There is here, I think, three important points as we look forward to the future of arms control globally and with Russia. The first is that the President has made crystal-clear today that the United States expects that our treaty partners behave in a responsible fashion. We have every right, when we enter into a contract, which is precisely what a treaty is, that the other contracting parties will do what they commit to do, and that we will hold them to account, and that there will be consequences if parties violate or fail to implement their promises and their commitments and their obligations. One consequence, as you have seen today, is that we reserve the legal authority, which is codified in all of these agreements, that if the other party is not holding up their end of the bargain, we do have the right to withdraw from the arrangement.
But also equally important is providing ourselves a degree of assurance when we really begin to question or have a lack of trust in our partners that they will follow through and that they will do what they promise. Then we need to have strong verification and compliance mechanisms in these treaties, and that’s precisely where we’re headed with the future of nuclear arms control.
As you will hear in a televised event at the Hudson Institute here in about 40 minutes, I will be announcing that we are on the cusp of relaunching and restarting arms control negotiations with the Russians – and our expectation is that the Chinese will likewise be at the table – to develop the future of nuclear arms control, a trilateral arms control agreement that addresses a worrisome cycle that we see emerging with respect to an arms buildup both on the part of the Russians, but particularly on the part of the Chinese.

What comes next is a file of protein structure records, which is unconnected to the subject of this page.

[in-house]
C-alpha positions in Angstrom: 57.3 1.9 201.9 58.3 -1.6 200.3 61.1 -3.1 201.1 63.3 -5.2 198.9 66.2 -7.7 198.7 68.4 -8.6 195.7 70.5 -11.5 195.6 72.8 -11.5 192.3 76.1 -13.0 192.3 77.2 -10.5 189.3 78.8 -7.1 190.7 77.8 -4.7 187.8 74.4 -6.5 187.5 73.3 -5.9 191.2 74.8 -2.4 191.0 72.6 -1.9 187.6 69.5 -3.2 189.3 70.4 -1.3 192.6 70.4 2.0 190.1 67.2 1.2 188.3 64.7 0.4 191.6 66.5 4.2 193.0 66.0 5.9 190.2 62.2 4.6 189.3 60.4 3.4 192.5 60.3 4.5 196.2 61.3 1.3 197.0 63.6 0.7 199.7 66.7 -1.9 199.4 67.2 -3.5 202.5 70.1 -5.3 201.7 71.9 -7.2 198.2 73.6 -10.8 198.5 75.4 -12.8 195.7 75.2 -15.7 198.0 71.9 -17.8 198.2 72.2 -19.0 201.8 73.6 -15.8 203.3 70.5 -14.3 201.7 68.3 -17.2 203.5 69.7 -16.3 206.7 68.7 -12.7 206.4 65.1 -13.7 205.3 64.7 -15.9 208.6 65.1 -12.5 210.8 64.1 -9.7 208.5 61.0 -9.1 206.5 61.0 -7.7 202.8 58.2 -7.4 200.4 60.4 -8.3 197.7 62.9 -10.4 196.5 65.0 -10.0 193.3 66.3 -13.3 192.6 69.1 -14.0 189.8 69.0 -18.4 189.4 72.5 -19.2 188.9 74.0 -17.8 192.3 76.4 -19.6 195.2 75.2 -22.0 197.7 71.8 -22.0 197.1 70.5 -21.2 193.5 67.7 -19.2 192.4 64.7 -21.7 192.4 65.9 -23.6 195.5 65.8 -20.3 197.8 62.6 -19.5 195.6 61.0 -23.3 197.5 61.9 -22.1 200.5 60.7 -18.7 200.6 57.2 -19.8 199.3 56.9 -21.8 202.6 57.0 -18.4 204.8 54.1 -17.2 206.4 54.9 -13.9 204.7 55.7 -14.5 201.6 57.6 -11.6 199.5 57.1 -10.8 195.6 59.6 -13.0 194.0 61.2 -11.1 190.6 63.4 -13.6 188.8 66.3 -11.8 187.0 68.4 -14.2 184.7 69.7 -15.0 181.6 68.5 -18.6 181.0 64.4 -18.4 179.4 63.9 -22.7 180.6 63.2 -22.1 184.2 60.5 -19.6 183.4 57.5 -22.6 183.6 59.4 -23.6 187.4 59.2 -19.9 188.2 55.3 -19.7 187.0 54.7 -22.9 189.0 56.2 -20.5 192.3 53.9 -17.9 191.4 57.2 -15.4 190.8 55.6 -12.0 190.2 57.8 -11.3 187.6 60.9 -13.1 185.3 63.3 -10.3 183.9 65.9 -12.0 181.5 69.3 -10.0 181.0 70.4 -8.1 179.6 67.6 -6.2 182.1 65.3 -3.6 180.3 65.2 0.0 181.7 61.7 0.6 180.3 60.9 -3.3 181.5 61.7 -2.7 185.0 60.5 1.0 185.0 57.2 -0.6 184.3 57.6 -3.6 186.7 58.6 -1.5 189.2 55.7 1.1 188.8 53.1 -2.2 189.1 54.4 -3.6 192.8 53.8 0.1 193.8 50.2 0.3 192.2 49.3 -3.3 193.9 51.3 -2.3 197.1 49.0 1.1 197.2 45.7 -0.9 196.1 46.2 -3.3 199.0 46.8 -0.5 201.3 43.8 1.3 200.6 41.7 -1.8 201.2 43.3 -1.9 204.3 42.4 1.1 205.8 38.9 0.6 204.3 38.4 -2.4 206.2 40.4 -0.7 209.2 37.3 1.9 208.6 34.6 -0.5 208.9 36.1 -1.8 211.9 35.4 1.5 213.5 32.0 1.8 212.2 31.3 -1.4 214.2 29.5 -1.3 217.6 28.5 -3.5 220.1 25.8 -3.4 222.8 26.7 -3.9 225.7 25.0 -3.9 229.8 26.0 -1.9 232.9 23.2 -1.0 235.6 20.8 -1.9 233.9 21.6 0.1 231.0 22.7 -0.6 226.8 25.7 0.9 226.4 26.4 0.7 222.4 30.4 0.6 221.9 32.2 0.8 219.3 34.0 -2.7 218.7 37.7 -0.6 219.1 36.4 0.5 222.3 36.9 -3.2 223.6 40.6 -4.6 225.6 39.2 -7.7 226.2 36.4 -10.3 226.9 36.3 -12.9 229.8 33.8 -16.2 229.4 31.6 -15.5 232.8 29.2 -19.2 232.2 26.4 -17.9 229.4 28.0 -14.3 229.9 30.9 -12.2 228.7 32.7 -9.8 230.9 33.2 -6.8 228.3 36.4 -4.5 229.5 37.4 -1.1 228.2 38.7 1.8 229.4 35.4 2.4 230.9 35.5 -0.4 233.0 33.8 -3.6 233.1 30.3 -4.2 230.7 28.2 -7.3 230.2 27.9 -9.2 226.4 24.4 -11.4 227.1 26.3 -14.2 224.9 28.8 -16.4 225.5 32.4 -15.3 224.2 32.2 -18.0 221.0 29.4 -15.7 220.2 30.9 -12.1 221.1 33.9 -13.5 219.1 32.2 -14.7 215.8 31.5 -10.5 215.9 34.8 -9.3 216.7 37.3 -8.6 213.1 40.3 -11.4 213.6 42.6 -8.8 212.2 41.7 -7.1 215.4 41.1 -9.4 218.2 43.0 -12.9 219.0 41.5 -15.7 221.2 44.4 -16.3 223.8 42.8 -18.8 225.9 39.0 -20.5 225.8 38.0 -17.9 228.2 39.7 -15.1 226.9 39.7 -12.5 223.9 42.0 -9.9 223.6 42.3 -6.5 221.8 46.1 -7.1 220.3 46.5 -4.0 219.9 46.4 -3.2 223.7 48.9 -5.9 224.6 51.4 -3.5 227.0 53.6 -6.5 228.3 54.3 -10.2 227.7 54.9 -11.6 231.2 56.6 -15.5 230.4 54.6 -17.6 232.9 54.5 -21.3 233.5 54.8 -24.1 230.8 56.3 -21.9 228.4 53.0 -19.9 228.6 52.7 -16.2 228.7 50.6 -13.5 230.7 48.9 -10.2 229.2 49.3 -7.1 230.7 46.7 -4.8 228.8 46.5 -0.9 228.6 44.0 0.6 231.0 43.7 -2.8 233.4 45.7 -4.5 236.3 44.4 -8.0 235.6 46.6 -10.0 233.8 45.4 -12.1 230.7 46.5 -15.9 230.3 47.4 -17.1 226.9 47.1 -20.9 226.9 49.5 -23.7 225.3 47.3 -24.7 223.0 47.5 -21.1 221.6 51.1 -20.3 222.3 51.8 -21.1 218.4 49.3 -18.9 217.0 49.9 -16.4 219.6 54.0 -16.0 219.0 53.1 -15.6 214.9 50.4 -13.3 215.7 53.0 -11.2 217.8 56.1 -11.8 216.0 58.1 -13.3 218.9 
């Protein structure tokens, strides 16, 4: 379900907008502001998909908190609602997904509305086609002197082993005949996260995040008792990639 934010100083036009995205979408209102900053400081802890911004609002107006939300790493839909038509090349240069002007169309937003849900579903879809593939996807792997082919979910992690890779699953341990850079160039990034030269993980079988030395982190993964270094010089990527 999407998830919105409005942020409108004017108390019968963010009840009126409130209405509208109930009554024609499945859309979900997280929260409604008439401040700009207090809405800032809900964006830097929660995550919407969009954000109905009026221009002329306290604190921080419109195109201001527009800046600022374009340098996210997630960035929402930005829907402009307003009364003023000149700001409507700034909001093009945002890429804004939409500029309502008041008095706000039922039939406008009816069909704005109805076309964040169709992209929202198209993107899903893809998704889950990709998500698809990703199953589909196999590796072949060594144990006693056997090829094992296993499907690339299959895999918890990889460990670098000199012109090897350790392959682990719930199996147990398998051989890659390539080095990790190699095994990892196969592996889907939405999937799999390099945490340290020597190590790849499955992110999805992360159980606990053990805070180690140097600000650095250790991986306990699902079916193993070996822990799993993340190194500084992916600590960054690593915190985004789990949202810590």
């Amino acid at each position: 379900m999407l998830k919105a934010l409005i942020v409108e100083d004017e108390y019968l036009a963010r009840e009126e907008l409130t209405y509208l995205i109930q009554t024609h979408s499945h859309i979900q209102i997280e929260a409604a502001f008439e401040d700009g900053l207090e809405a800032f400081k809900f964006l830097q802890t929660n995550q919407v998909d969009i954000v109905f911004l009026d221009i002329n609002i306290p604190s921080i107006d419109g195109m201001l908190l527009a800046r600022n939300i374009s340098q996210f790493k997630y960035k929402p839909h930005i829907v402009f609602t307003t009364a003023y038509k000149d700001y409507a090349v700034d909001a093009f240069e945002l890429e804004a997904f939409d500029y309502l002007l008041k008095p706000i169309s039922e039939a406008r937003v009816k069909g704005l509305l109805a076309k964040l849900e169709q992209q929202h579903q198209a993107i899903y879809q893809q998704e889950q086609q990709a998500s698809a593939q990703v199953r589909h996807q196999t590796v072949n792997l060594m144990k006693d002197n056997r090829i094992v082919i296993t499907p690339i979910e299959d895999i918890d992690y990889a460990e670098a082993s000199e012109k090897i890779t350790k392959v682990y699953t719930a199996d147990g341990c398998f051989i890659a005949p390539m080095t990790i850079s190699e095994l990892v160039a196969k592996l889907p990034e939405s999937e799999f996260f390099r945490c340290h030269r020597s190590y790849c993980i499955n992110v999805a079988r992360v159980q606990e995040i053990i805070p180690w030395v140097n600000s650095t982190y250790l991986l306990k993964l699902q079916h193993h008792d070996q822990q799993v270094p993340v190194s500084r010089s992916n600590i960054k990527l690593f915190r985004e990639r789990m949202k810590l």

You should expect, given today’s events and given the kinds of concerns that you’ve heard laid out here today, that verification and compliance will feature prominently in our thinking and in our negotiations going forward. But we do believe there is a path ahead. We are very eager to begin discussions with the Russians and with the Chinese. And to that end, my counterpart Deputy Foreign Minister Ryabkov and I have had a strong conversation, a lengthy conversation setting the stage for the kinds of topics that will be discussed and agreeing that we will meet in person, in Europe, with our delegations as soon as the pandemic recedes to a point at which we can make that happen.
In the meantime, electronic forms of communication are underway, the venue has been selected, the agenda is under development, and I am pleased that in the very near term, you will see that the United States drives forward a modernization of nuclear arms control.